That's not really a new thing. You just have to face the question: How God? In the Arian sense? In the Adoptionist sense? In the Trinitarian sense? In the Modalist sense?

It's said that God is in the Sons of God. I believe that God is in Jesus, and that God's name is in Jesus, like it was in the angel that led the people of Israel in the desert (or rather God that led the people of Israel), and since it's supposed that the Tetragrammaton is God's name, I wouldn't find it so surprising that it would be found in places like this. I would question the method though. Looking at Peshitta might yield something, otherwise it's just guessing.

Pilgrim 9th January 2011 03:23 AM

Notice how you've managed to squeeze the vav (or waw) of the Tetragrammaton in by making it a conjunction, so that the English translation would have to read, "Jesus of Nazareth, and the King of the Jews." In Greek, the conjunction would be kai, but that word does not appear in the text. It's as if someone thought, "What should be there must be there." If the Divine Name had been intended, surely all four letters would be there.

Danage 9th January 2011 04:04 PM

My Reply
 
Thanks for all your responses. I shall have to read some more and consider, and pray. My Hebrew skills have almost gone, so I'm just using what I remember. The name on the cross could be the name of God, and I do believe that everything is significant, but as to whether it is, I will have to pray on this.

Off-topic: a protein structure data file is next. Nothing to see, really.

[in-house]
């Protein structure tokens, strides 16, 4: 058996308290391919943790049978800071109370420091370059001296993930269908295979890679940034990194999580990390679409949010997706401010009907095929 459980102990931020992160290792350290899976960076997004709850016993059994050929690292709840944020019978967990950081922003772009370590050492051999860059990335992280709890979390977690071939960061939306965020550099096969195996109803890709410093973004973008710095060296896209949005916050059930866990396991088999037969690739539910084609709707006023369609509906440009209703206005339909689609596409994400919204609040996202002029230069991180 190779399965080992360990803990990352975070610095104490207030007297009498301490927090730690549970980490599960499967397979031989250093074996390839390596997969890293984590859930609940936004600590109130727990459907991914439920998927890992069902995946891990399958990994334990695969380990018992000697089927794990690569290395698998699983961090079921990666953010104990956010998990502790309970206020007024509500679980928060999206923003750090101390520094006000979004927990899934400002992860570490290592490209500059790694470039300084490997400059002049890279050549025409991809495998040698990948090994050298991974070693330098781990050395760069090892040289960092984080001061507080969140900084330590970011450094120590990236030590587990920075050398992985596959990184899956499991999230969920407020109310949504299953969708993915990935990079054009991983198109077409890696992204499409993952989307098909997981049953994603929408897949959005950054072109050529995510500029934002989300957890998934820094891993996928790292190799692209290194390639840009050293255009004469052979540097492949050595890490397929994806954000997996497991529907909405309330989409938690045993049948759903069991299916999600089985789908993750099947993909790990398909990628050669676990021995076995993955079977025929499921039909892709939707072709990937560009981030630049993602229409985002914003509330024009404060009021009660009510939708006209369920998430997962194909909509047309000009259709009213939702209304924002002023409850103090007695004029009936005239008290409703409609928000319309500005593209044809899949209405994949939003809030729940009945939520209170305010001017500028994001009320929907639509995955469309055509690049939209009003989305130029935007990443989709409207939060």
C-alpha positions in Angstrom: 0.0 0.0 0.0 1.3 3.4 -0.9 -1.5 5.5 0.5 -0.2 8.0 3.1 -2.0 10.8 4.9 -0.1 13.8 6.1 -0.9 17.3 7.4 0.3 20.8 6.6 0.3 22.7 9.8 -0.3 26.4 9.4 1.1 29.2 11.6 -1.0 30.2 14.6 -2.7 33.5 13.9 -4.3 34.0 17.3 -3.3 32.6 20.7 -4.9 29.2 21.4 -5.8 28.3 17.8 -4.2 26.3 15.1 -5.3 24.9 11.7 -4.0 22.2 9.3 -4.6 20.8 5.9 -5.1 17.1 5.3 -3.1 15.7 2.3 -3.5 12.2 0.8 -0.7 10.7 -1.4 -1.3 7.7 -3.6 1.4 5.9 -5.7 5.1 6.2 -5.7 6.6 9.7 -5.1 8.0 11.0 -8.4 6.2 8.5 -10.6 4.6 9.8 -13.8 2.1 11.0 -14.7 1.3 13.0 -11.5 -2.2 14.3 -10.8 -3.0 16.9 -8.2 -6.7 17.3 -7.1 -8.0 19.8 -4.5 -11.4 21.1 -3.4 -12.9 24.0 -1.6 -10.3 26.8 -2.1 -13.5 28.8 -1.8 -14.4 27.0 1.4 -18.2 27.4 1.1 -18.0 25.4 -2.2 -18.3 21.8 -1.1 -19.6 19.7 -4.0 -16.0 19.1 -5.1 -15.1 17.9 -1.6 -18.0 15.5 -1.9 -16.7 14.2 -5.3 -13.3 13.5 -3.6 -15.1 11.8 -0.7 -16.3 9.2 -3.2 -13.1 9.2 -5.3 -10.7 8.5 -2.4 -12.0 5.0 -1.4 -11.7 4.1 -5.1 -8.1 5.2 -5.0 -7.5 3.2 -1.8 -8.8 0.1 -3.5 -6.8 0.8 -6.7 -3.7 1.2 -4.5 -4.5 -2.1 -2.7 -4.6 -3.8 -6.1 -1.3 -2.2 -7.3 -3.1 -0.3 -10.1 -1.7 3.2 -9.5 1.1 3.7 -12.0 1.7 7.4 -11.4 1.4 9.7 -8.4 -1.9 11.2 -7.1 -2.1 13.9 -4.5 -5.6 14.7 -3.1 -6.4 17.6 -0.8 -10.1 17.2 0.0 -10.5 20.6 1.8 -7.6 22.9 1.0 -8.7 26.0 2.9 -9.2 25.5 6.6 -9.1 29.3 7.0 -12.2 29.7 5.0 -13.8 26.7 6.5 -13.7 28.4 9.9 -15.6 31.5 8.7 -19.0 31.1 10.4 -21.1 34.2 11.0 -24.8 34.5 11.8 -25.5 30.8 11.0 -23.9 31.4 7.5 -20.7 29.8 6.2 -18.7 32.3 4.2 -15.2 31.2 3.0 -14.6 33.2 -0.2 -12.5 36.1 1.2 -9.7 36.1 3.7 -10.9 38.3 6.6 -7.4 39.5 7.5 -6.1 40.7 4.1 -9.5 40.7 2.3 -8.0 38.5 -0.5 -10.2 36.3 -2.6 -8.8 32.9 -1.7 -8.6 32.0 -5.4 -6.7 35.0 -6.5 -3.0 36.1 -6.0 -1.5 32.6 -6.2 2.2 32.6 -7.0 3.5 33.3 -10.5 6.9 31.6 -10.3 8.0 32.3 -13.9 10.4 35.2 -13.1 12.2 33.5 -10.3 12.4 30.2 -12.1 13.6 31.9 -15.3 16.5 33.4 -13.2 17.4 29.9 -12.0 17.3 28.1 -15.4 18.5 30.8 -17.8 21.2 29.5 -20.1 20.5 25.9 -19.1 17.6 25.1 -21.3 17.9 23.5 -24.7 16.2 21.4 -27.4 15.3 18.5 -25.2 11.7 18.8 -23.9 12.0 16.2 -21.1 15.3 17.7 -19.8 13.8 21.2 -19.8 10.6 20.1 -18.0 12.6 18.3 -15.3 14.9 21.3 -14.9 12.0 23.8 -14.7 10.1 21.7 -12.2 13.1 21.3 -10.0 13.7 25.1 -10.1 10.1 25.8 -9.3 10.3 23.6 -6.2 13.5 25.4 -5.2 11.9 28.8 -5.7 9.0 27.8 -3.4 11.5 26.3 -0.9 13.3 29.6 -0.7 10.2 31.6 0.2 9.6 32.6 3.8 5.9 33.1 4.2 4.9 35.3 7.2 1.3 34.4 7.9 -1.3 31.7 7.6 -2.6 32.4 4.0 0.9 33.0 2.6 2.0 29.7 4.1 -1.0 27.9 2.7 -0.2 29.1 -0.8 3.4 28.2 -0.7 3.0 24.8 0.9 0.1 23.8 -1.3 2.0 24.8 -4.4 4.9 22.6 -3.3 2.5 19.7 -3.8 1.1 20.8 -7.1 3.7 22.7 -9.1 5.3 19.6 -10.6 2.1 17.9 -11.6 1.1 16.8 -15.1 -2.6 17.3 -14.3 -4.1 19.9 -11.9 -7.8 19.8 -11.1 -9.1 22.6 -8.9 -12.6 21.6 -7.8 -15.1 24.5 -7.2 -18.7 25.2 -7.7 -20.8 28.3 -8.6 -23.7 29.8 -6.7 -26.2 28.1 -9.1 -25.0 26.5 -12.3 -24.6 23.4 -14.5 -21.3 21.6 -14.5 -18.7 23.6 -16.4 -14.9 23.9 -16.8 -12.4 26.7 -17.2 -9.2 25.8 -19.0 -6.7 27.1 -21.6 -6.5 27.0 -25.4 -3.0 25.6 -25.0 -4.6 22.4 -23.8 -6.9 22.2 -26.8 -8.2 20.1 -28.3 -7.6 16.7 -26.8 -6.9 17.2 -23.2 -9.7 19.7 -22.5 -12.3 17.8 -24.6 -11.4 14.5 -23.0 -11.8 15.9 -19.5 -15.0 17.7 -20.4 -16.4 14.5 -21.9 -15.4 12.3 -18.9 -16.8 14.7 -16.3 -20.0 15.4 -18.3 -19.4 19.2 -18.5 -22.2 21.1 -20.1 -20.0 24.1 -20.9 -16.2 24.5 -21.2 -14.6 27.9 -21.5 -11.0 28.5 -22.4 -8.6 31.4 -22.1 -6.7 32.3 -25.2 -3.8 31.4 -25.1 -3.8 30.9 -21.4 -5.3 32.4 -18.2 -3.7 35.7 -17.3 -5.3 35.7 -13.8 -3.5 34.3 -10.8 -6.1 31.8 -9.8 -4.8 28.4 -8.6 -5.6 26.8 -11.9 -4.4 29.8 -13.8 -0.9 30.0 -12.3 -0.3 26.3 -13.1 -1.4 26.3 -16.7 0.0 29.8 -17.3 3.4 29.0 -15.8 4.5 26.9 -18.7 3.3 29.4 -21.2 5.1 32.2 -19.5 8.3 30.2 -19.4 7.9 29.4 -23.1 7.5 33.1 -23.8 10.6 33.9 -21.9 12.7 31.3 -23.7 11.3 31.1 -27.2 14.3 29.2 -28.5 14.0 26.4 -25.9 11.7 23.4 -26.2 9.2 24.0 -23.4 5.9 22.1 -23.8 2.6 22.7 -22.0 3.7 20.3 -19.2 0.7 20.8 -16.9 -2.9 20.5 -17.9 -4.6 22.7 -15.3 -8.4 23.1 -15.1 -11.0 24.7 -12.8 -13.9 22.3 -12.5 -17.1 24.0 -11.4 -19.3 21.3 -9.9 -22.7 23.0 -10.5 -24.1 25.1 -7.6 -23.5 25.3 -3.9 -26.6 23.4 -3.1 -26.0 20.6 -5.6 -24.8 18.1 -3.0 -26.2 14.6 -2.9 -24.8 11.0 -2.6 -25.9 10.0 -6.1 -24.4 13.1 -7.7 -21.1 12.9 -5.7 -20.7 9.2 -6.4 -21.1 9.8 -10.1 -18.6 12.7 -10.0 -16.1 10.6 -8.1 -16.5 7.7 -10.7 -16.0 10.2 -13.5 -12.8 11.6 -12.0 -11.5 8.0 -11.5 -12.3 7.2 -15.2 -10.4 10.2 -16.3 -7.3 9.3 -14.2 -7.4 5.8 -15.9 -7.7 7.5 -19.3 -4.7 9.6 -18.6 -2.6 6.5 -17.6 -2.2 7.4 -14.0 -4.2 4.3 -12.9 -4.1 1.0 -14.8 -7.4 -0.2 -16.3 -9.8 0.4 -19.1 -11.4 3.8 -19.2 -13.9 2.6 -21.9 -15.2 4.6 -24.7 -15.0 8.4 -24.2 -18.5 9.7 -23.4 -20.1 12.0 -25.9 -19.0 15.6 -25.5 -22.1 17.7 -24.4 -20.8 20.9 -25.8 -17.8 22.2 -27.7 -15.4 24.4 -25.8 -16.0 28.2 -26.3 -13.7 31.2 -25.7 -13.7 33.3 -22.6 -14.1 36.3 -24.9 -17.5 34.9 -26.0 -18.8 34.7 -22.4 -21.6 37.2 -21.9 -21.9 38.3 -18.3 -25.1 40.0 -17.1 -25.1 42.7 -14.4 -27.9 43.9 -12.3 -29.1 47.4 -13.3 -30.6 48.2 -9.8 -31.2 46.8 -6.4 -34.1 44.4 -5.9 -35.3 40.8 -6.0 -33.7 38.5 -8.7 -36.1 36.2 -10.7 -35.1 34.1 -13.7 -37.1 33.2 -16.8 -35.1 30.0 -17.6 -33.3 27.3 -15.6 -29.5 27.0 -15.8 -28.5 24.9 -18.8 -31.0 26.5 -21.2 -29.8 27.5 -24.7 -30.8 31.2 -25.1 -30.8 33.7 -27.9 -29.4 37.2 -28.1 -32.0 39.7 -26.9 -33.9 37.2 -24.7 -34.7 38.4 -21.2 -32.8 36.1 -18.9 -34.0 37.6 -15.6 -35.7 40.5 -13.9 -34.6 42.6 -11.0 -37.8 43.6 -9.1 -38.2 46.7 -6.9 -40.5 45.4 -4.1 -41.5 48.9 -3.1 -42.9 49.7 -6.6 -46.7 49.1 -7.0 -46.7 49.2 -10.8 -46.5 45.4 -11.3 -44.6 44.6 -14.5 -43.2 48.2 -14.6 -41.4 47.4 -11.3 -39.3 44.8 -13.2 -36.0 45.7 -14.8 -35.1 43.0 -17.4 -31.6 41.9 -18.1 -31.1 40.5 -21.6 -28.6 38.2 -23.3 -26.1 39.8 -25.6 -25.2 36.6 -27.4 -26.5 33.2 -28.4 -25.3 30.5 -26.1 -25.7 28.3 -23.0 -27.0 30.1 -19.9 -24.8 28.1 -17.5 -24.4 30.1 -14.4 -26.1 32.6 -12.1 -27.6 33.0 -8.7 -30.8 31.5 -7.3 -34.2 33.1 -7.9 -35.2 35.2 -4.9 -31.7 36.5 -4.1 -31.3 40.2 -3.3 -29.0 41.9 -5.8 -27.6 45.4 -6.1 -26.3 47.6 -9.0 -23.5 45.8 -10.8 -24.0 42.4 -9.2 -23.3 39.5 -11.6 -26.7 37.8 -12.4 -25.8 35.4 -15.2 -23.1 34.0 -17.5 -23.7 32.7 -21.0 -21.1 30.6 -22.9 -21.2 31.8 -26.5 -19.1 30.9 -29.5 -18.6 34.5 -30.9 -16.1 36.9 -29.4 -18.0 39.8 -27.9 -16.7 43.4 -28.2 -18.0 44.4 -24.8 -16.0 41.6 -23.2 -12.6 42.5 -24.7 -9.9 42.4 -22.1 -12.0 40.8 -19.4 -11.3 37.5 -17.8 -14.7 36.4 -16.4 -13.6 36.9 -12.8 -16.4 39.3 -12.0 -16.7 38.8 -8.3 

Shalom.

Ramiro 9th January 2011 08:41 PM

Defining words, do they matter?
 
Shalom to all,

I have been researching the topic of tetragrammaton and leading into how words, such as God, Jesus, Lord, and Adonai stand up to truth. In this letter I am only touching on God and Jesus for starters. This research ranges between 500 BC and 500 AD - the Greek influence on our holiest of holy names.

I found that the following excerpt shows the tip of a proverbial iceberg:

"The Kumarbi tale shows up in a Hittite text that predates Hesiod by some 500 years. Hesiod"s Theogony follows the sequence so closely that borrowing almost certainly took place and thus this aspect of Greek myth shows aspects of Babylonian, Hittite, Hurrian and Canaanite mythology"
Read more: Phoenician influence on Greek Religion 900-600 BC: The Oriental influences seen in the Gods and Goddesses worshipped in Greecehttp://phoenicia.org/greek.html#ixzz1AZAhFAuE

This evidence shows how Greek theologian concepts seem to have slowly injected themselves into Judean theological beleifs. To me it is clear that Greek influence seems to have affected the defining progress of later Judeo-Christian words and customs. Also seen, is the influence this may have had on the concepts of Trinity (the Counsel of Nicaea) and during the reign of Constantine, a newly reformed Christian, were the concept of God, through a Greek perspective, could loose it's truest meaning.

Here is an example of a Greek mythological definition of God:

In Greek mythology Zeus (pronounced /ˈzuːs/ or /ˈzjuːs/; Ancient Greek: Ζεύς; Modern Greek: Δίας, Dias) is the "Father of Gods and men": (Source: wikipedia.com)

And in turn, so to the meaning of the word Jesus:

A transliteration from Hebrew to Greek, to Latin, to English (ie-sous converts to Je-sus,) and similar to (ie-zeus) that when transliterated to Hebrew means "God Zeus", and a strong argument to Constantine influenced concepts of Trinity, were Constantine was raised under Greek custom.

From what I have learned Yahushuah means Yah (YHWH) + SHUA (savior or helper of YHWH), and nothing more or less. In being zelous of Elohim's truth, I felt compelled to share this. This to me is significant. Does anyone else see that destinction?